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Climate change is driving albatrosses to divorce


A pair of Black-Browed Albatross on the Falkland Islands. (Credits: Getty Images)

Could climate change lead to breakups? It looks like albatross relationships are the latest victims of global warming.

Albatrosses are long-living seabirds known for their monogamy. A recent study found that divorce rates in albatross couples were up due to warmer seas.

Researchers studied 15,500 breeding pairs in the Falkland Islands over 15 years. Warmer waters due to global warming forced these birds to travel further for food. The increased stress from this migration is thought to have triggered the relationship breakdowns.

‘Environmentally driven divorce may therefore represent an overlooked consequence of global change,’ said the study published in the Royal Society journal.

Just 1% of albatrosses separate after choosing a mate which is a much lower divorce rate than humans in the UK.

‘Monogamy and long-term bonds are very common for them,’ Francesco Ventura, a researcher at the University of Lisbon and co-author of the study, told the BBC.

Climate change is causing albatrosses to cheat on each other. Credit: Getty

Social monogamy — having one mate for life — is widespread in over 90% of bird species. In many socially monogamous species, divorce is a strategy used to correct unsatisfactory partnerships and is based on previous breeding performance.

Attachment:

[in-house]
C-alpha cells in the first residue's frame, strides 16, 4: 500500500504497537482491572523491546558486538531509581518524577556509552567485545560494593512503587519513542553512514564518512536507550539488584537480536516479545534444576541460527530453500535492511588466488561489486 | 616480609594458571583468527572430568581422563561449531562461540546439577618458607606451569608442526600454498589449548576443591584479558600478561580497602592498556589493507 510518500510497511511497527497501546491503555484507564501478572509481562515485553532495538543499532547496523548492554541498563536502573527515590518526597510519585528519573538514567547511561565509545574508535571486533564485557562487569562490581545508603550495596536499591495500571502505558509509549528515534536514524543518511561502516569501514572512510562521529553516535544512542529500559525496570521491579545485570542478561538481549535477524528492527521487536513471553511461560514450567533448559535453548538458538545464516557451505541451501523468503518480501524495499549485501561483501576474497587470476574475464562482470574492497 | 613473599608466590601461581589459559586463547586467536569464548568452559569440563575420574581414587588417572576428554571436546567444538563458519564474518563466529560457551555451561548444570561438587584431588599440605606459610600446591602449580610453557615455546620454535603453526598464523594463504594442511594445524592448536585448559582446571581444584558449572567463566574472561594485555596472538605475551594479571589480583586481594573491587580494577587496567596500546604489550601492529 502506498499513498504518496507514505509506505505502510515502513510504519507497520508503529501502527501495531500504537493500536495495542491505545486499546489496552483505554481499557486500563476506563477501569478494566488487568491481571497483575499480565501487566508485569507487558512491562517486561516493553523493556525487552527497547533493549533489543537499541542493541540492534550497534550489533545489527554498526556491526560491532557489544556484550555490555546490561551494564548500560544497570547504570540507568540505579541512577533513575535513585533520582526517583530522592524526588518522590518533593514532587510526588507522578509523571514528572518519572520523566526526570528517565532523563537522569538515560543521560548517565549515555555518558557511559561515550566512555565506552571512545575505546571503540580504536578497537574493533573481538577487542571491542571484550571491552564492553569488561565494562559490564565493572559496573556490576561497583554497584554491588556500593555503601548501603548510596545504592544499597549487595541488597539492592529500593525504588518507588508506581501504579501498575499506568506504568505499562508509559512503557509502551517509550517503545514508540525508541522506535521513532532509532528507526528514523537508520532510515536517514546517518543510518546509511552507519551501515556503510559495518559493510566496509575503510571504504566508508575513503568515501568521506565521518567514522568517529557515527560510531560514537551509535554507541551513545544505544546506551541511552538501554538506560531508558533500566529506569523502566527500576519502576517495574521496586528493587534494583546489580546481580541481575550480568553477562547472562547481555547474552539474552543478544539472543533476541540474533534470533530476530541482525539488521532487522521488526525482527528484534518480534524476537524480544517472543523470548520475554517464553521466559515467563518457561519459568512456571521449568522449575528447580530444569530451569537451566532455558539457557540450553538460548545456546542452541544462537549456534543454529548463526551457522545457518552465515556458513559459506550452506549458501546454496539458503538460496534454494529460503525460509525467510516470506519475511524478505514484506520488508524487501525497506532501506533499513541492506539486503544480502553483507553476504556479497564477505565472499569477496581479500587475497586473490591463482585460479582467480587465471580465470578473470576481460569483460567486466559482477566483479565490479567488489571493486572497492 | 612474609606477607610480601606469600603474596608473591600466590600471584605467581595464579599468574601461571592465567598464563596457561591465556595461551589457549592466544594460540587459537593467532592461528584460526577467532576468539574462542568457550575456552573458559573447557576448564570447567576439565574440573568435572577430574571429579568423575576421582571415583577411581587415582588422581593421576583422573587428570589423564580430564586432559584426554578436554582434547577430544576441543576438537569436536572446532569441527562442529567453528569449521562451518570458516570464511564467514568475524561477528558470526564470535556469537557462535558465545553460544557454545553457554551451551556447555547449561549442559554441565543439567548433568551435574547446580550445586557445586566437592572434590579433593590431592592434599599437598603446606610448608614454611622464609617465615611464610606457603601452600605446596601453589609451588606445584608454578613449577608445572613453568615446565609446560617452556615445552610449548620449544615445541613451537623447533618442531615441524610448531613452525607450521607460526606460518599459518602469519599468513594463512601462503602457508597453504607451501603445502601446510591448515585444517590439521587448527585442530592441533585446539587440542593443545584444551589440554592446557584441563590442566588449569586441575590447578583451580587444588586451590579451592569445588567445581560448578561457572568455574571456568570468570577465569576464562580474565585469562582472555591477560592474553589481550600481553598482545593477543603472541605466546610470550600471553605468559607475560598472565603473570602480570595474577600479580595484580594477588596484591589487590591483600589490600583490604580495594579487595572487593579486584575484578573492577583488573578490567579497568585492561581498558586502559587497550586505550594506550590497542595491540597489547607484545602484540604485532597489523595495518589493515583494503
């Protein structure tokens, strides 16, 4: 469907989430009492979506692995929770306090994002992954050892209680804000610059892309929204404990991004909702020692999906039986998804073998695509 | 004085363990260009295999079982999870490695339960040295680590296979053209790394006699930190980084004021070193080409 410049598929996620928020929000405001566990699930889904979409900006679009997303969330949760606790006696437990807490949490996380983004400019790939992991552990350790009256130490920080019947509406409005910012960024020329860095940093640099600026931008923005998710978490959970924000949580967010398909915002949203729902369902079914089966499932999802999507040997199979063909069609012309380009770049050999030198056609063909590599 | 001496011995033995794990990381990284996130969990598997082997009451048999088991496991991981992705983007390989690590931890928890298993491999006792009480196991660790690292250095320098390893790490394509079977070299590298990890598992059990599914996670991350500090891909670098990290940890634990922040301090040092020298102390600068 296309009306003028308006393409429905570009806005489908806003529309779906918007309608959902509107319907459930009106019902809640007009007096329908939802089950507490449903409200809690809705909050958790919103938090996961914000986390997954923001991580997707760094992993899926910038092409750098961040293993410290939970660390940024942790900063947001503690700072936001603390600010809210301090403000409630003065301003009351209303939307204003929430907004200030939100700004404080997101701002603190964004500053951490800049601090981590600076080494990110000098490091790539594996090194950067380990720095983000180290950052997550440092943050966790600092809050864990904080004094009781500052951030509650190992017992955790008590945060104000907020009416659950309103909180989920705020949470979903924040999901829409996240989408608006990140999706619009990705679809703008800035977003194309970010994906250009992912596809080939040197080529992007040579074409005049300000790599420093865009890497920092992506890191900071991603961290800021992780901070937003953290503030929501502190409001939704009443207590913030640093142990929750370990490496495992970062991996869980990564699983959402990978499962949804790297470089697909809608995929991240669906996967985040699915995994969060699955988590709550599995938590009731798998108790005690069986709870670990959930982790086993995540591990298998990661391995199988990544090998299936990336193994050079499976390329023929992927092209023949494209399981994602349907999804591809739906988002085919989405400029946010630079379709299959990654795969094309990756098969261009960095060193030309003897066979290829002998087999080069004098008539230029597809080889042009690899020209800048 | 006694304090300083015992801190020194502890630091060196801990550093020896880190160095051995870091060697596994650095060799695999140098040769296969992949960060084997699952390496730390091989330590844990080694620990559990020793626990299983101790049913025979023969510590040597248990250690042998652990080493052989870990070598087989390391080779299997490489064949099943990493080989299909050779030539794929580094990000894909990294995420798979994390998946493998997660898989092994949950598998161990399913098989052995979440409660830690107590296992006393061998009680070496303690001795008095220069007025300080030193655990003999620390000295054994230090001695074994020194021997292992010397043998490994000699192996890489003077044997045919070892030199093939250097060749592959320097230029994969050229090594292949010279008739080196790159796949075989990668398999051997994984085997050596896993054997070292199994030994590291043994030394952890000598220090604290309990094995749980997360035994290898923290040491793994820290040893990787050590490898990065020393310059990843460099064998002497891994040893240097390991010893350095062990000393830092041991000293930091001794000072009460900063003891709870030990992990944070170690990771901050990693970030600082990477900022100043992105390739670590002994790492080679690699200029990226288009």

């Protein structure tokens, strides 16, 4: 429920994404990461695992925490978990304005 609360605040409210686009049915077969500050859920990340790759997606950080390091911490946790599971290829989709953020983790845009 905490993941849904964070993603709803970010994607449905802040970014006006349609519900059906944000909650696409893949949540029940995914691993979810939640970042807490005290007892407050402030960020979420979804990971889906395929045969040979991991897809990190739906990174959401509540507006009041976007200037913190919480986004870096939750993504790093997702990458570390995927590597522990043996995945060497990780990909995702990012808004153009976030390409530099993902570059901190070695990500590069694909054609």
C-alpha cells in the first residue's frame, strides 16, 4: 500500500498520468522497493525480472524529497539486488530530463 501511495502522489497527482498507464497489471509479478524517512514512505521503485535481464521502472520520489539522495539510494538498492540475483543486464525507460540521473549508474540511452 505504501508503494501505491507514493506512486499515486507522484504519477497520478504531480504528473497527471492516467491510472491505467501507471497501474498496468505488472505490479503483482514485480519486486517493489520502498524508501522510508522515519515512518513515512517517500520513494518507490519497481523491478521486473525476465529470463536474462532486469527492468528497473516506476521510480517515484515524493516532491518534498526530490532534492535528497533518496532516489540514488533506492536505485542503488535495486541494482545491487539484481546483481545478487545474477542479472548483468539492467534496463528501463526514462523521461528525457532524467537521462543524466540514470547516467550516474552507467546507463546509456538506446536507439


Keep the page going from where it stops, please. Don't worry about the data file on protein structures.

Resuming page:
The environment affects the productivity and survival of populations, thus indirectly affecting divorce. 

Researchers found that divorce rates varied from 1% to 8% across the years and that birds were more likely to divorce after breeding failures.

However, regardless of previous breeding performance, the probability of divorce was directly affected by the environment, increasing in years with warm sea surface temperatures. 

Scientists’ models showed that females in successful relationships were more likely to switch mates as the temperature of seas increased. 

The study gives us the first evidence of the role played by environmental conditions on divorce rates in a long-lived socially monogamous population.

‘Divorce’ in albatrosses is basically just cheating, in human terms. It’s when one coupled bird, mates with a different one.

Normally, albatross divorce is triggered when a pair fail to breed, so they find new partners when the next breeding season comes around. This study showed that pairs were divorcing even if they’d had a successful breeding season.

The two possible theories for this was long-distance relationships and warming waters forcing the birds to hunt for longer and fly further.

If birds failed to return in time for breeding season, their partners moved on to a new partner.

Harsher environments like warmer waters also increased stress hormones in albatrosses. Tougher breeding conditions coupled with food scarcity caused more stress in the birds leading to ‘poor performance’ and ultimately divorce.

It’s the first time that the disruptive effects of challenging environmental conditions on a monogamous population have been studied and it looks like climate change could affect our relationships just as much as our health.

For similarly monogamous populations like humans, this study could be the first step in understanding the effect of climate change on our relationships.


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